People with disabilities can experience the same types of abuse as other survivors. However, for those with disabilities, the danger is compounded. Abusers may withhold medication; prevent the use of equipment, such as a cane or wheelchair; or interfere with a person’s ability to bathe or use the bathroom.

According to the Kaiser Family Foundation (KFF), women with physical health conditions were 22% more likely to experience abuse than those without disabilities. Women with mental health challenges were 67% more likely to experience abuse than those without mental illness.

According to the U.S. Department of Health and Human Services, signs of abuse include a person’s lack of contact with friends and family; visible bruising; unexplained sprains, fractures, or dislocations; and appearing hungry or malnourished.

The National Coalition Against Domestic Violence states that hospitals, hotlines, agencies, and other organizations can take steps to ensure people with disabilities are connected with help. These include:

  • Training staff to work with people who have disabilities
  • Keeping referral lists of organizations that specialize in the intersection of domestic violence and disability
  • Having materials (e.g., brochures, websites) geared towards people with disabilities

If you are concerned that someone you know is experiencing abuse, contact your state’s adult protective services department.

How Domestic Violence Can Be Prevented

Research connects an increased risk of domestic violence perpetration by men against women and mental health conditions, including antisocial personality disorder, substance use disorder, post-traumatic stress disorder (PTSD), depression, and anxiety.

According to a 2012 study in Sweden, the hyperarousal symptoms of PTSD, lack of inhibition caused by substance use, and difficulties in emotional regulation seen in anxiety and depression may be linked to the aggression of domestic violence. The study supported prioritizing assessment and treatment of mental health conditions to prevent abuse as part of a broader approach to address the issue.

The CDC emphasizes that domestic violence is preventable and occurs across the life span. In preventing domestic abuse, it’s important to consider the risk factors that can cause someone to become violent.

The CDC places risk factors in individual, relationship, and community categories.

Individual risk factors include having few friends and being unemployed. Risk factors in relationships include experiencing physical discipline as a child and associating with aggressive peers. At the community level, risk factors involve few interactions between neighbors and easy access to drugs and alcohol.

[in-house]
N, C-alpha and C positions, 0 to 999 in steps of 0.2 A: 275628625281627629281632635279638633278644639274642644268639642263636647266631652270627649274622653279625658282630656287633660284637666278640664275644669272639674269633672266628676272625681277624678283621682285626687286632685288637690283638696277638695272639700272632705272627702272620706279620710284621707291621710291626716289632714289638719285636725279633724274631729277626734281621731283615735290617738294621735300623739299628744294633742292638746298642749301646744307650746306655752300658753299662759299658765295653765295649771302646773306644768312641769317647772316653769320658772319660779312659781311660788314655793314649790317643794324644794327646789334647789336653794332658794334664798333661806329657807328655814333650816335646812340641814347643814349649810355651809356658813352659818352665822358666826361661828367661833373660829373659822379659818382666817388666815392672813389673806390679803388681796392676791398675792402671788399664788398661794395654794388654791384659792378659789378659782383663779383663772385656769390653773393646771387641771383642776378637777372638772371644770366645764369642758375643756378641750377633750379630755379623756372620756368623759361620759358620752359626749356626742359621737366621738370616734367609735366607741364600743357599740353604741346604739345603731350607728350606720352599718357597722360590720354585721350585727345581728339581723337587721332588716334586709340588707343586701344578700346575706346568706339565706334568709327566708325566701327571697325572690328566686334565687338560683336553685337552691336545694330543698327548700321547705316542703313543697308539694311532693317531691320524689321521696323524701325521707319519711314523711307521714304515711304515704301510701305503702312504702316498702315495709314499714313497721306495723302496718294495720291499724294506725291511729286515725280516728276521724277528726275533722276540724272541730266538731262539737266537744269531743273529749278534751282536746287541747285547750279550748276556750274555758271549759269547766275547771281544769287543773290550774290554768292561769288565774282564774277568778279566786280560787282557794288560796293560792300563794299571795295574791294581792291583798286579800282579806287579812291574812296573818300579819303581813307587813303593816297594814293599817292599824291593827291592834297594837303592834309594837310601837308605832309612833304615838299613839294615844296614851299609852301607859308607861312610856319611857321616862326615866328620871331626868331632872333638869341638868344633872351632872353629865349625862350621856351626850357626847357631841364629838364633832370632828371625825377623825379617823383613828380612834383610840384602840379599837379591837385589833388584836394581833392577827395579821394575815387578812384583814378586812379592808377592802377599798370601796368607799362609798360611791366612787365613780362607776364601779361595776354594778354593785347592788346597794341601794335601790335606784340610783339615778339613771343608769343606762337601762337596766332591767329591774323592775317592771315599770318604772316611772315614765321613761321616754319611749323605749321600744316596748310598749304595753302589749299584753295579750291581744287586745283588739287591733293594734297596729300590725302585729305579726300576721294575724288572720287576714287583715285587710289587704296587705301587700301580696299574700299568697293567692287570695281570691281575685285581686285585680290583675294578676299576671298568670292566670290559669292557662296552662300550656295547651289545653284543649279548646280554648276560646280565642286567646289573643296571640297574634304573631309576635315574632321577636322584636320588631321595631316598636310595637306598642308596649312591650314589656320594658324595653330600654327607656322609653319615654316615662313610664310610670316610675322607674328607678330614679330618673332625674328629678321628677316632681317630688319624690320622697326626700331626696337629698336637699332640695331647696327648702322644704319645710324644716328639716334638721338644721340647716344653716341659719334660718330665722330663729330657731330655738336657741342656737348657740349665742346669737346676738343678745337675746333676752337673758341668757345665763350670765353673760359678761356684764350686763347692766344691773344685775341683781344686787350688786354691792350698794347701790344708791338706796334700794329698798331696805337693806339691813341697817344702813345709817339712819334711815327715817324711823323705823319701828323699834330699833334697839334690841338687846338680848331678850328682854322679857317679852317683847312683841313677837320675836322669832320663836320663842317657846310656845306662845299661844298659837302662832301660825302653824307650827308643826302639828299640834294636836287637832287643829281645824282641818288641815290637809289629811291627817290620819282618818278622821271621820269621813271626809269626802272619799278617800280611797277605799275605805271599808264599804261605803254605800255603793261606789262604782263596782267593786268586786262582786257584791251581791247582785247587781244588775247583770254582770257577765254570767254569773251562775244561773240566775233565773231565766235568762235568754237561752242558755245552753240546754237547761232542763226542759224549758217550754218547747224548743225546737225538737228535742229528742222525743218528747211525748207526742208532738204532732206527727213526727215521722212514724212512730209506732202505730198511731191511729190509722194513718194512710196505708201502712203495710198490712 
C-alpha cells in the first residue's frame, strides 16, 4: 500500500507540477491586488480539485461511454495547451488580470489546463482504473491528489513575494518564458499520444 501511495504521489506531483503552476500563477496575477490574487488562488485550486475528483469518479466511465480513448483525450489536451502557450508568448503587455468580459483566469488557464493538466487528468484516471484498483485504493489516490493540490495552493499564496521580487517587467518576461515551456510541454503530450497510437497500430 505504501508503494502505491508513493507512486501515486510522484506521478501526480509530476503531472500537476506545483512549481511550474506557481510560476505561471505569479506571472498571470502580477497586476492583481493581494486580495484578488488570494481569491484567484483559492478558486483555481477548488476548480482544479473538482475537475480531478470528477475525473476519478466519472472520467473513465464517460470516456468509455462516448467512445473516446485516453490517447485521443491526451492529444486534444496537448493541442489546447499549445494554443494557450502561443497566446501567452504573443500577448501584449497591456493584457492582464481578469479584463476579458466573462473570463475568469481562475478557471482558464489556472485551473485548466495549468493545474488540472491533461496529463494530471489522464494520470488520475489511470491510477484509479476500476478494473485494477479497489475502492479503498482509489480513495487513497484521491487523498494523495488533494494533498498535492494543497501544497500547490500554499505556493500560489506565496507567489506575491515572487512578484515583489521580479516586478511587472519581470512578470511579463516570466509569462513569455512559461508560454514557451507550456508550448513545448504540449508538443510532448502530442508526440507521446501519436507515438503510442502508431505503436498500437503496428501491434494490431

Prevention involves creating protective factors. Prevention efforts span the individual to institutional level. They include healthy relationship programs for couples, early childhood home visitation, changing the social environments of neighborhoods, and providing treatment and support for survivors.

What Can I Do If I’m In an Abusive Relationship?

It’s important to know the signs of intimate partner violence. If you feel unsafe in your relationship for any reason, it is not your fault. It’s important to reach out for help.

Talk to a trusted person outside your home, such as a nurse, social worker, clergyperson—or contact your local domestic violence prevention center or shelter. If you are in immediate danger, call the police (911).

When making calls or using the internet, keep in mind that controlling partners often monitor the phone and web activity of their partners. You should also know where you keep important documents or other essential items in case you need to leave in a hurry.

No matter your situation, know that there is hope. Recovery from the effects of violence is possible. It begins with reaching out. With support, many survivors find safety and go on to have healthy relationships.

If you or a loved one needs help managing the effects of emotional trauma, McLean is here to help. Call us today at 877.964.5565 to learn more about treatment options.

Want More Information?

Looking for even more information about intimate partner violence? You may find these resources helpful.

Interesting Articles, Videos, and More

Learn more about domestic violence and what you can do if you or a loved one needs support.

Helpful Links

These organizations may also have useful information and important resources:

National Domestic Violence Hotline
The National Domestic Violence Hotline provides tools to help survivors of domestic violence. With call, chat, and text features, free and confidential support is available 24/7. Contacts to the hotline can expect well-trained, expert advocates to offer compassionate support, crisis intervention information, education, and referral services available in over 200 languages. They also have a compilation of local resources, including shelters.

Call 1.800.799.SAFE (7233) or text START to 88788 to reach the National Domestic Violence Hotline.

love is respect
Love is Respect is a project of the National Domestic Violence Hotline, aimed at offering support, advocacy, and information for young people ages 13-26 who have questions or concerns about their romantic relationships.

Call 1.866.331.9474 or text LOVEIS to 22522 to reach a live advocate.

RAINN (Rape, Abuse & Incest National Network)
The nation’s largest anti-sexual violence organization, RAINN started and currently runs the National Sexual Assault Hotline (800.656.HOPE) in partnership with over than 1,100 local rape crisis centers across the country and operates the DoD Safe Helpline for the Department of Defense. RAINN also carries out programs to prevent sexual violence, help victims, and ensure that rapists are brought to justice.